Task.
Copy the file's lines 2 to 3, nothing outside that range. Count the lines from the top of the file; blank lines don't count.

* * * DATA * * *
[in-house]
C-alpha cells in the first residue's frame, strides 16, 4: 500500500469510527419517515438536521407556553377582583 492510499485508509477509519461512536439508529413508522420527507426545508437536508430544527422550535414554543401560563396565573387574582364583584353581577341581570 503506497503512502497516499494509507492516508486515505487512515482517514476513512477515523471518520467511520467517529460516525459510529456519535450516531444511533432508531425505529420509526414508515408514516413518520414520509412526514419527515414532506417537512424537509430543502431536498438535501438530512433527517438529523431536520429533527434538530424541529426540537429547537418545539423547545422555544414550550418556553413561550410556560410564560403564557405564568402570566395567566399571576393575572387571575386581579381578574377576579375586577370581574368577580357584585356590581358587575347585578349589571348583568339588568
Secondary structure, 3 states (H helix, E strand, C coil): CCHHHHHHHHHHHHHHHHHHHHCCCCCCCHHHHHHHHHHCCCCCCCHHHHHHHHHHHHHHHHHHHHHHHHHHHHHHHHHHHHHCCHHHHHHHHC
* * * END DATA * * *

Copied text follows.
C-alpha cells in the first residue's frame, strides 16, 4: 500500500469510527419517515438536521407556553377582583 492510499485508509477509519461512536439508529413508522420527507426545508437536508430544527422550535414554543401560563396565573387574582364583584353581577341581570 503506497503512502497516499494509507492516508486515505487512515482517514476513512477515523471518520467511520467517529460516525459510529456519535450516531444511533432508531425505529420509526414508515408514516413518520414520509412526514419527515414532506417537512424537509430543502431536498438535501438530512433527517438529523431536520429533527434538530424541529426540537429547537418545539423547545422555544414550550418556553413561550410556560410564560403564557405564568402570566395567566399571576393575572387571575386581579381578574377576579375586577370581574368577580357584585356590581358587575347585578349589571348583568339588568
Secondary structure, 3 states (H helix, E strand, C coil): CCHHHHHHHHHHHHHHHHHHHHCCCCCCCHHHHHHHHHHCCCCCCCHHHHHHHHHHHHHHHHHHHHHHHHHHHHHHHHHHHHHCCHHHHHHHHC